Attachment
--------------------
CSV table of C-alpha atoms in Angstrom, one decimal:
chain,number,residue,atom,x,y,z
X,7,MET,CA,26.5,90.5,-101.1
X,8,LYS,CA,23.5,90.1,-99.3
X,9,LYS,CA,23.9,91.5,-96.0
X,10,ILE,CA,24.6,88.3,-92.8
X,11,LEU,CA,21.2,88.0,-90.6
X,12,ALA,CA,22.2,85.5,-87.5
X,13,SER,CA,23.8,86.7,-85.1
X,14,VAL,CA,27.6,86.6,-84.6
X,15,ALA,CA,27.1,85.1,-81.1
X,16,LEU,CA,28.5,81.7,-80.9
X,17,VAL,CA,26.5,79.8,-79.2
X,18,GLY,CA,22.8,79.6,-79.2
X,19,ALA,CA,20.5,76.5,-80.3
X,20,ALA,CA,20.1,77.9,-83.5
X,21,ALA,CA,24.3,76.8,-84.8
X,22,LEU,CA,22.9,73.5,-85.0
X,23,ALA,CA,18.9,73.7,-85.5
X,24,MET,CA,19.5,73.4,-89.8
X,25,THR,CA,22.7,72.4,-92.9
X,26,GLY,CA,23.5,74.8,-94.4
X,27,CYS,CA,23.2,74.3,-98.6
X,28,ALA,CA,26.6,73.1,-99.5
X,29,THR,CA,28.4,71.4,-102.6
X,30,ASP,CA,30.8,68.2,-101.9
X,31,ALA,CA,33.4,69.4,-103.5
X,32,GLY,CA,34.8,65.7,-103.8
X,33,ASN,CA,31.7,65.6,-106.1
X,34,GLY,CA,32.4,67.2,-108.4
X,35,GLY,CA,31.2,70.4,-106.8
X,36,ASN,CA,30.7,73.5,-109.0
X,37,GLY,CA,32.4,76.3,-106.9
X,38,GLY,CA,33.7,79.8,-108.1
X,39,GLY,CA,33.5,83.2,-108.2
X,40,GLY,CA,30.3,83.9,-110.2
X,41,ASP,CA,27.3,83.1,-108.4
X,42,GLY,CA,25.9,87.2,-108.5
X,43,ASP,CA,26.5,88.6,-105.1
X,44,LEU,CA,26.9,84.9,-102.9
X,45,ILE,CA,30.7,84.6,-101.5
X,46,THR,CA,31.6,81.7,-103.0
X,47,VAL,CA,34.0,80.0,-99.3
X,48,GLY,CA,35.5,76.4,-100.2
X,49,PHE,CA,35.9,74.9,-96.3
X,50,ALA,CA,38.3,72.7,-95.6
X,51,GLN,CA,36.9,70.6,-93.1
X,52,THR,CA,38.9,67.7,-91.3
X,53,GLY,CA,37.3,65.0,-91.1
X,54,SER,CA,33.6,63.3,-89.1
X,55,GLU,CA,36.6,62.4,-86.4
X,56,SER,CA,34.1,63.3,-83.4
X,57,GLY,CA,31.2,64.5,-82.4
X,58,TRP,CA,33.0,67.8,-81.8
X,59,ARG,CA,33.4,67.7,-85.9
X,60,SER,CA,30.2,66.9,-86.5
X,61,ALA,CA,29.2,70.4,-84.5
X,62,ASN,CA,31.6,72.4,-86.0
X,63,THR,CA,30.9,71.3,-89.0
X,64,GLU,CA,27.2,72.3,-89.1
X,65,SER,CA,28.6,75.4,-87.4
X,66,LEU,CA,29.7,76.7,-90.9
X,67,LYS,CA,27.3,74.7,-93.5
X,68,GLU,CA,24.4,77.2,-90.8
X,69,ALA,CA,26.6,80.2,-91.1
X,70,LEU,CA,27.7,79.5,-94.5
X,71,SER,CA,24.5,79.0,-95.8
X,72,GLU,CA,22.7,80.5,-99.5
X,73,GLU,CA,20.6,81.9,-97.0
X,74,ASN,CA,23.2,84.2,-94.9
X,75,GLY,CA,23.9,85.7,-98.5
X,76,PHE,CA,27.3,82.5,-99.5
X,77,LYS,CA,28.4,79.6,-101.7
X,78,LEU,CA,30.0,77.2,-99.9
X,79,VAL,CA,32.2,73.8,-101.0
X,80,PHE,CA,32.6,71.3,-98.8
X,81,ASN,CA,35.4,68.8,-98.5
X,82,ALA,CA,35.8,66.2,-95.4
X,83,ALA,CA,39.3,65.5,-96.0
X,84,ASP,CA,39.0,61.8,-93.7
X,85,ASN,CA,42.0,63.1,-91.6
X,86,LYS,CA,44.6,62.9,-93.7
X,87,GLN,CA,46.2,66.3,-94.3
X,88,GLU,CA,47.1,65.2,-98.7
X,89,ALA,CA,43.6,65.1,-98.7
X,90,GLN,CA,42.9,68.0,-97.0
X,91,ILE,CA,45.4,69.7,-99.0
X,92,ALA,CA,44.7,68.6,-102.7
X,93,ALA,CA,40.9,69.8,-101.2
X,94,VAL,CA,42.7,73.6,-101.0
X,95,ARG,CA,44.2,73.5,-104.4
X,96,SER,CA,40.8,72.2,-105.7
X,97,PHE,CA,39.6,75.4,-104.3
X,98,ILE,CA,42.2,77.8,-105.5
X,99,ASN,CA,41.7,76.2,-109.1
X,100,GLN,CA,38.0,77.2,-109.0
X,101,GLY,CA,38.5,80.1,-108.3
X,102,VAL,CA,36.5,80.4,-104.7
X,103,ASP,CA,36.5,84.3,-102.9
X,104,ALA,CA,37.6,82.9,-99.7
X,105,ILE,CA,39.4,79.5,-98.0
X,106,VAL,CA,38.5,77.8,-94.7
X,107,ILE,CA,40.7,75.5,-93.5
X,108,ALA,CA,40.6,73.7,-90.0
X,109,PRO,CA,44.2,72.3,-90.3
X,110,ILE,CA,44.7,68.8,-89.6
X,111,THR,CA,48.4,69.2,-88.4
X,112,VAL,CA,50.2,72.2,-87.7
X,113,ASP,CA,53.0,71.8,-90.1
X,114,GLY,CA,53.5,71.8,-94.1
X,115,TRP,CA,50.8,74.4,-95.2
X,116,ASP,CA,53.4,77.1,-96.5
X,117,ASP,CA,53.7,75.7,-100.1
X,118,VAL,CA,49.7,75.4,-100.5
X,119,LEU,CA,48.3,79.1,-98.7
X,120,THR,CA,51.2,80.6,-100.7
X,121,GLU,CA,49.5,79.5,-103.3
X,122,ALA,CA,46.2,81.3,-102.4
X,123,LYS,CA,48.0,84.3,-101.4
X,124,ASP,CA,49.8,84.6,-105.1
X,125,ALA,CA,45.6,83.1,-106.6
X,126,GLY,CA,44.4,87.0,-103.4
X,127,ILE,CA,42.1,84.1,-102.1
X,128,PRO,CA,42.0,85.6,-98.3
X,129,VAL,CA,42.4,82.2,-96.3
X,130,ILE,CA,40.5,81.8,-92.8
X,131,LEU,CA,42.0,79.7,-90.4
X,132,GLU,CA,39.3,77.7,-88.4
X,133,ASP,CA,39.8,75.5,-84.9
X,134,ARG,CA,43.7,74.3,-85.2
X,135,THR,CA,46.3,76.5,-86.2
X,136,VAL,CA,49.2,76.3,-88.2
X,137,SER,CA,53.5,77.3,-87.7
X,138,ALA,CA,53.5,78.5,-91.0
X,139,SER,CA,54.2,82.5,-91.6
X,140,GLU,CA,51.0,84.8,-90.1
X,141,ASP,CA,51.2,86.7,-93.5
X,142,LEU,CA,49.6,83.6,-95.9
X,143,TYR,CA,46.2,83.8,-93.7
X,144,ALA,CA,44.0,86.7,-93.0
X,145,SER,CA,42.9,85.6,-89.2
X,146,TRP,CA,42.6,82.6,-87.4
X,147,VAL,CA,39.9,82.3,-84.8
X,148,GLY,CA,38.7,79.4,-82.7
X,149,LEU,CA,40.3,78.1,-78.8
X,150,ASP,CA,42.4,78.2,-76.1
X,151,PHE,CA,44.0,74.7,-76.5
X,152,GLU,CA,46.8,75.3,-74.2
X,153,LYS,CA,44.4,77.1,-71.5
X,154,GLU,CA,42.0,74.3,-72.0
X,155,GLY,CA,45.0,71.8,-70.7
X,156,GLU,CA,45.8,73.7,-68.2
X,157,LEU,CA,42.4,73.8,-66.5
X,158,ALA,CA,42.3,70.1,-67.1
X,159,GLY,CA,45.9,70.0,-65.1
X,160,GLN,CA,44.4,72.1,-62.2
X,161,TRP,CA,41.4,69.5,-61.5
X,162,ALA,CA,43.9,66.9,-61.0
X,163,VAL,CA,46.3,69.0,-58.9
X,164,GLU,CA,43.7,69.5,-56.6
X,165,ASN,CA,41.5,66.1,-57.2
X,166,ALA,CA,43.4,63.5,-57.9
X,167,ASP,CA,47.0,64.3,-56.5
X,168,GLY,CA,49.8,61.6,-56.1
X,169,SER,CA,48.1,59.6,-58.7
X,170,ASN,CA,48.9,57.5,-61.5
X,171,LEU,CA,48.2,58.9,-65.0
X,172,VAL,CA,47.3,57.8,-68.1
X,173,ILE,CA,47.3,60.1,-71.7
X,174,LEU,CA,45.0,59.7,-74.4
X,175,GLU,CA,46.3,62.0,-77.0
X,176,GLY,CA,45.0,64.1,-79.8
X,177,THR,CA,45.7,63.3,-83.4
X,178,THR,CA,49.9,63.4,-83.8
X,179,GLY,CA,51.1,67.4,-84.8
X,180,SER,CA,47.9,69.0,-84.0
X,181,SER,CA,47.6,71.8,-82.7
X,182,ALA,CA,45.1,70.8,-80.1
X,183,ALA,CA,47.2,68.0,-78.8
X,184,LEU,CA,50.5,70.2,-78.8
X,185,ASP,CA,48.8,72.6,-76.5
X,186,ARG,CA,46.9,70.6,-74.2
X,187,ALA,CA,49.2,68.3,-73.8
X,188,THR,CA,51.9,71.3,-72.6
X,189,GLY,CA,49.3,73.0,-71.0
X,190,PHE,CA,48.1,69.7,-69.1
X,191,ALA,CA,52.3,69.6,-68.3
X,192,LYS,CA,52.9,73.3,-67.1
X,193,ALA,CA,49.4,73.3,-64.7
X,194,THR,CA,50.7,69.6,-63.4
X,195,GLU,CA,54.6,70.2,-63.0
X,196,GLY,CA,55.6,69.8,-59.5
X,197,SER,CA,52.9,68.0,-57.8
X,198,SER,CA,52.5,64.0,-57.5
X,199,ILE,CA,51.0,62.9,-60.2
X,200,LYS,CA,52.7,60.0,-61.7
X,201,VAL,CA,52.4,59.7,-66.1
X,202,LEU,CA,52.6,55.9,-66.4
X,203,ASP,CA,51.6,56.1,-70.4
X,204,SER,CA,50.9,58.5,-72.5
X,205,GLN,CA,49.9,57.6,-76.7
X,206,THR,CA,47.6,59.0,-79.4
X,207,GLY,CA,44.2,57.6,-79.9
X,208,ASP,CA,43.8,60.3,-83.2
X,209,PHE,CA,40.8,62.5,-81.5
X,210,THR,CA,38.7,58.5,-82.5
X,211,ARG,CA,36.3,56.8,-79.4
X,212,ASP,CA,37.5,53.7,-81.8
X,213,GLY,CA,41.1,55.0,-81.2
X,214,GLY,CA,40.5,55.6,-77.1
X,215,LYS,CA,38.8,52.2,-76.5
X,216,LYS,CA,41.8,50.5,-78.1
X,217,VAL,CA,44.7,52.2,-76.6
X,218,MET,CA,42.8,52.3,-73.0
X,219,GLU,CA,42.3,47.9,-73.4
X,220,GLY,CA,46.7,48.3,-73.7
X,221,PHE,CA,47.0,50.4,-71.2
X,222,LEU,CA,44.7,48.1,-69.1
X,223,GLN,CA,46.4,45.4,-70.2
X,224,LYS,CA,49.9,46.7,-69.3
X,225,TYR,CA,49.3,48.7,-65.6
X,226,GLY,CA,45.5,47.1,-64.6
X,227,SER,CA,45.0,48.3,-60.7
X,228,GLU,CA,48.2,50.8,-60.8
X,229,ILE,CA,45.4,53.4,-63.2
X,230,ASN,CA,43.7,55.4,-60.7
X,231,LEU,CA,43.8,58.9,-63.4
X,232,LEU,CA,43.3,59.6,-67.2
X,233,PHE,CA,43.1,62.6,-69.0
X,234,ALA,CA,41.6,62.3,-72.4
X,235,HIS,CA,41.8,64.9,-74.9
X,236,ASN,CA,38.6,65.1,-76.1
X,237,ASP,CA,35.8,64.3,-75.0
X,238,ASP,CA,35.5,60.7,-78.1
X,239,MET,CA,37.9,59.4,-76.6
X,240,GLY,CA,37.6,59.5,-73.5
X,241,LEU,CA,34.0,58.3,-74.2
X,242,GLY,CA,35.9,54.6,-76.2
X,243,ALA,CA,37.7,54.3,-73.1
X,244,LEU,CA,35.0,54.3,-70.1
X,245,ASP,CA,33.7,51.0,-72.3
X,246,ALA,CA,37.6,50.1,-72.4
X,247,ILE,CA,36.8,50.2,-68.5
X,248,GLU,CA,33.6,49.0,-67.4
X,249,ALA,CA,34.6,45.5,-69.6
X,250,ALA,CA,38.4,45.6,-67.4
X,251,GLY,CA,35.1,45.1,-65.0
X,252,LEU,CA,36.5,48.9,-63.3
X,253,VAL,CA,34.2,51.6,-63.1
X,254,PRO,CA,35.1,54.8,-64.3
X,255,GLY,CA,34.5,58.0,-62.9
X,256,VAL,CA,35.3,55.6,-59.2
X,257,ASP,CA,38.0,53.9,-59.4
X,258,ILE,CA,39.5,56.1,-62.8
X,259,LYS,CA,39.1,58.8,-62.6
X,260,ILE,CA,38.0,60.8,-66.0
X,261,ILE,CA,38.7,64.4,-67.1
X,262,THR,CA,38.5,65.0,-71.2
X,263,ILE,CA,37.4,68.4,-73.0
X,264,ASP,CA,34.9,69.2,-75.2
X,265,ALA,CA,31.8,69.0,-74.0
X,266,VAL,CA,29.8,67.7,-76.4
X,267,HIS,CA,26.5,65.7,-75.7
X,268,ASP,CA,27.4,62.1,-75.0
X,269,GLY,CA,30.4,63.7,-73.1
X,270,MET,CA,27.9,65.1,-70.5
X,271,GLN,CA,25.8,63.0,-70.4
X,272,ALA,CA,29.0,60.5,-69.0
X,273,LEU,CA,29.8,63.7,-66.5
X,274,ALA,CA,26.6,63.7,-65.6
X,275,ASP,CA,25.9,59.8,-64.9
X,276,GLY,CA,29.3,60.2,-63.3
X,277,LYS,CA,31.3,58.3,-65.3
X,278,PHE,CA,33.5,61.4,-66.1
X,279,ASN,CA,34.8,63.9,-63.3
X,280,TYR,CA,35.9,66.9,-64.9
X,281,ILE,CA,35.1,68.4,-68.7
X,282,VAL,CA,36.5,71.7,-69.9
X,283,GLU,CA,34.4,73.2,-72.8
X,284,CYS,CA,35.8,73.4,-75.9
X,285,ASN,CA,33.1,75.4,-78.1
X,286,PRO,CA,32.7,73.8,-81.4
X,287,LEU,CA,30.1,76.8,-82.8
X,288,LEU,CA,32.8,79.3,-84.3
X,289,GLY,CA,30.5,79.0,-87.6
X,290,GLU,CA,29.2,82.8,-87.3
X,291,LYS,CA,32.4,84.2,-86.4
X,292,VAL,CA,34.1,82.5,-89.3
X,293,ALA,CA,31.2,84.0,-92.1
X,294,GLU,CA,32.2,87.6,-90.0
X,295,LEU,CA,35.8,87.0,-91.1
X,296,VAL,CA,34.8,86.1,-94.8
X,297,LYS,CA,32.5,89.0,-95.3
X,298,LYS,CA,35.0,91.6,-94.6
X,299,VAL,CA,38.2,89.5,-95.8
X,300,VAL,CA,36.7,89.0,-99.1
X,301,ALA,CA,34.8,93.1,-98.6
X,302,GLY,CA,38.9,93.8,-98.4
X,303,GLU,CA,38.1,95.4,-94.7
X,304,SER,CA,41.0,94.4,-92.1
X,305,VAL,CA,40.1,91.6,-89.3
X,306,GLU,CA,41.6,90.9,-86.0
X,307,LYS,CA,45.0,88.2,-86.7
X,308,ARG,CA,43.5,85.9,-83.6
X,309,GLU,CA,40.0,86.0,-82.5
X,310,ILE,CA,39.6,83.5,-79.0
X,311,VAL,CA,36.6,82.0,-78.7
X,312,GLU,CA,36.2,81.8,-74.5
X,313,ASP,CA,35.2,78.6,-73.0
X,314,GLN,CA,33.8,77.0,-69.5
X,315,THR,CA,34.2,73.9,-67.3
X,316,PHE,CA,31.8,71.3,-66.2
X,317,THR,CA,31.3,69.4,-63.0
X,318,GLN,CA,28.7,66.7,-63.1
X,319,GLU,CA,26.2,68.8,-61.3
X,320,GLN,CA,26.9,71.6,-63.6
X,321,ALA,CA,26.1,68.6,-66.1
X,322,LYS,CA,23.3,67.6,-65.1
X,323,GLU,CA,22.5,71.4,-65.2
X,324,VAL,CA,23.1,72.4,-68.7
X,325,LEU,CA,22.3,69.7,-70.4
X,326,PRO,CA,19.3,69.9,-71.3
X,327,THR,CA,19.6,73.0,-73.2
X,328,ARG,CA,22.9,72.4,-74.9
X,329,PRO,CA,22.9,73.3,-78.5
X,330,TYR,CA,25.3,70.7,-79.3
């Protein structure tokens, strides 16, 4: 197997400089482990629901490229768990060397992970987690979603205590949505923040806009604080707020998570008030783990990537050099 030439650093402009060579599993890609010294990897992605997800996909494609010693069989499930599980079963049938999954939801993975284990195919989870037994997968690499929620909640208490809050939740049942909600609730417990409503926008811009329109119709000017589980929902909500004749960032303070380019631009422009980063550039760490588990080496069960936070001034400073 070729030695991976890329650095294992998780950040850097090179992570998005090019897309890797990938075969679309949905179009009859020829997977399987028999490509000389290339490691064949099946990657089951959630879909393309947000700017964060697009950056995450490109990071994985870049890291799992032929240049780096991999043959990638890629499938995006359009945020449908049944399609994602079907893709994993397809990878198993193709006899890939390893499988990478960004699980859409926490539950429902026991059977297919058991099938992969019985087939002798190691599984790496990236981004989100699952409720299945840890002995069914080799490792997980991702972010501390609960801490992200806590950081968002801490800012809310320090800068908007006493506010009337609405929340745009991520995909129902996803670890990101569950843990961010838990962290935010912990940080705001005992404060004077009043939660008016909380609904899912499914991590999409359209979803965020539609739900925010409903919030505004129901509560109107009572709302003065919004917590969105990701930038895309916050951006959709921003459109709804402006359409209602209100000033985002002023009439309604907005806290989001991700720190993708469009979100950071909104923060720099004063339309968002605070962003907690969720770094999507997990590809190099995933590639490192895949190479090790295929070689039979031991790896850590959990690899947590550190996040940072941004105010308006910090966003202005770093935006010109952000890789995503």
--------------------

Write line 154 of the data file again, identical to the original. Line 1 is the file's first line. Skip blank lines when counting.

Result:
X,158,ALA,CA,42.3,70.1,-67.1